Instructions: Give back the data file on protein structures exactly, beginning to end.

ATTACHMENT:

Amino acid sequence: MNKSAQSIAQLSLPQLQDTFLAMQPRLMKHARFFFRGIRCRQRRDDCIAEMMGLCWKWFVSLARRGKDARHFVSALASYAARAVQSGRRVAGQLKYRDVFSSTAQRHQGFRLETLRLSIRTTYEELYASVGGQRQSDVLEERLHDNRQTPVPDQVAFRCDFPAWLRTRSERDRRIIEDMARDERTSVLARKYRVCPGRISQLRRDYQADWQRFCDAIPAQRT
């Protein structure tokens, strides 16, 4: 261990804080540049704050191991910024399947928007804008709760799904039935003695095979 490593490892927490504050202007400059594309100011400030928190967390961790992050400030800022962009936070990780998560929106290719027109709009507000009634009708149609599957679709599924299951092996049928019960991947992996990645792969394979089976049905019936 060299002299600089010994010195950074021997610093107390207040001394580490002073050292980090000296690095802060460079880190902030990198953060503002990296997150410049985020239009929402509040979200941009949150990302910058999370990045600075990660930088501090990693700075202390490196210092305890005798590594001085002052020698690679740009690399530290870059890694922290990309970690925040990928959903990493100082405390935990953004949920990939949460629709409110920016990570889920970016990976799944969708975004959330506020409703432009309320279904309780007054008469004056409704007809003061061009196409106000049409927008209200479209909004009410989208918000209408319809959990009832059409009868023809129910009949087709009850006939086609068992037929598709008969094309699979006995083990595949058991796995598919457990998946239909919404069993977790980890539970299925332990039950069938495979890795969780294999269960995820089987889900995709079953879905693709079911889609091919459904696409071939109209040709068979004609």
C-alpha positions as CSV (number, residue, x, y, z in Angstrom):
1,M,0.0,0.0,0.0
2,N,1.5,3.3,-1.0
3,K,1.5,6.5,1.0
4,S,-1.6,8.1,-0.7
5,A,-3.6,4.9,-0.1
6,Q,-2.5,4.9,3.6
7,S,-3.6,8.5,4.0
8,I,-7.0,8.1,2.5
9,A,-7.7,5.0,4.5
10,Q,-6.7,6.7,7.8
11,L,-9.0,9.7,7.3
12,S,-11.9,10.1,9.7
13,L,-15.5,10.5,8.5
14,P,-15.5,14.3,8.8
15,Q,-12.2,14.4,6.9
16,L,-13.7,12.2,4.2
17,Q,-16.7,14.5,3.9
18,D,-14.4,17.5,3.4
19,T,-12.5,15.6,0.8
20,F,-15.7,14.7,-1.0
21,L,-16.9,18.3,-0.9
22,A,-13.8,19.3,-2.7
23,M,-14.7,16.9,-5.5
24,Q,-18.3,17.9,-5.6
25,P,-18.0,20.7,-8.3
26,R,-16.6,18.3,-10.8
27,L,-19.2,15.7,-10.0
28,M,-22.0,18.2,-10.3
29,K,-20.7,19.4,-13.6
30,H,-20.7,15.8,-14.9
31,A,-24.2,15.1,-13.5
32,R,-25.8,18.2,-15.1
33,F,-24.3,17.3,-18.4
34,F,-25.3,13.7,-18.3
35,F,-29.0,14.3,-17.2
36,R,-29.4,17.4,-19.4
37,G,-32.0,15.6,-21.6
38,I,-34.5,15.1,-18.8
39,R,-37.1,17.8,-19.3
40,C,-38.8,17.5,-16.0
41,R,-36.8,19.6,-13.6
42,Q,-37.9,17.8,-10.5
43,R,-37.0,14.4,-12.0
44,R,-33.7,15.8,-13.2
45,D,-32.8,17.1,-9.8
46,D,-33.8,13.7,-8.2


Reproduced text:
Amino acid sequence: MNKSAQSIAQLSLPQLQDTFLAMQPRLMKHARFFFRGIRCRQRRDDCIAEMMGLCWKWFVSLARRGKDARHFVSALASYAARAVQSGRRVAGQLKYRDVFSSTAQRHQGFRLETLRLSIRTTYEELYASVGGQRQSDVLEERLHDNRQTPVPDQVAFRCDFPAWLRTRSERDRRIIEDMARDERTSVLARKYRVCPGRISQLRRDYQADWQRFCDAIPAQRT
């Protein structure tokens, strides 16, 4: 261990804080540049704050191991910024399947928007804008709760799904039935003695095979 490593490892927490504050202007400059594309100011400030928190967390961790992050400030800022962009936070990780998560929106290719027109709009507000009634009708149609599957679709599924299951092996049928019960991947992996990645792969394979089976049905019936 060299002299600089010994010195950074021997610093107390207040001394580490002073050292980090000296690095802060460079880190902030990198953060503002990296997150410049985020239009929402509040979200941009949150990302910058999370990045600075990660930088501090990693700075202390490196210092305890005798590594001085002052020698690679740009690399530290870059890694922290990309970690925040990928959903990493100082405390935990953004949920990939949460629709409110920016990570889920970016990976799944969708975004959330506020409703432009309320279904309780007054008469004056409704007809003061061009196409106000049409927008209200479209909004009410989208918000209408319809959990009832059409009868023809129910009949087709009850006939086609068992037929598709008969094309699979006995083990595949058991796995598919457990998946239909919404069993977790980890539970299925332990039950069938495979890795969780294999269960995820089987889900995709079953879905693709079911889609091919459904696409071939109209040709068979004609």
C-alpha positions as CSV (number, residue, x, y, z in Angstrom):
1,M,0.0,0.0,0.0
2,N,1.5,3.3,-1.0
3,K,1.5,6.5,1.0
4,S,-1.6,8.1,-0.7
5,A,-3.6,4.9,-0.1
6,Q,-2.5,4.9,3.6
7,S,-3.6,8.5,4.0
8,I,-7.0,8.1,2.5
9,A,-7.7,5.0,4.5
10,Q,-6.7,6.7,7.8
11,L,-9.0,9.7,7.3
12,S,-11.9,10.1,9.7
13,L,-15.5,10.5,8.5
14,P,-15.5,14.3,8.8
15,Q,-12.2,14.4,6.9
16,L,-13.7,12.2,4.2
17,Q,-16.7,14.5,3.9
18,D,-14.4,17.5,3.4
19,T,-12.5,15.6,0.8
20,F,-15.7,14.7,-1.0
21,L,-16.9,18.3,-0.9
22,A,-13.8,19.3,-2.7
23,M,-14.7,16.9,-5.5
24,Q,-18.3,17.9,-5.6
25,P,-18.0,20.7,-8.3
26,R,-16.6,18.3,-10.8
27,L,-19.2,15.7,-10.0
28,M,-22.0,18.2,-10.3
29,K,-20.7,19.4,-13.6
30,H,-20.7,15.8,-14.9
31,A,-24.2,15.1,-13.5
32,R,-25.8,18.2,-15.1
33,F,-24.3,17.3,-18.4
34,F,-25.3,13.7,-18.3
35,F,-29.0,14.3,-17.2
36,R,-29.4,17.4,-19.4
37,G,-32.0,15.6,-21.6
38,I,-34.5,15.1,-18.8
39,R,-37.1,17.8,-19.3
40,C,-38.8,17.5,-16.0
41,R,-36.8,19.6,-13.6
42,Q,-37.9,17.8,-10.5
43,R,-37.0,14.4,-12.0
44,R,-33.7,15.8,-13.2
45,D,-32.8,17.1,-9.8
46,D,-33.8,13.7,-8.2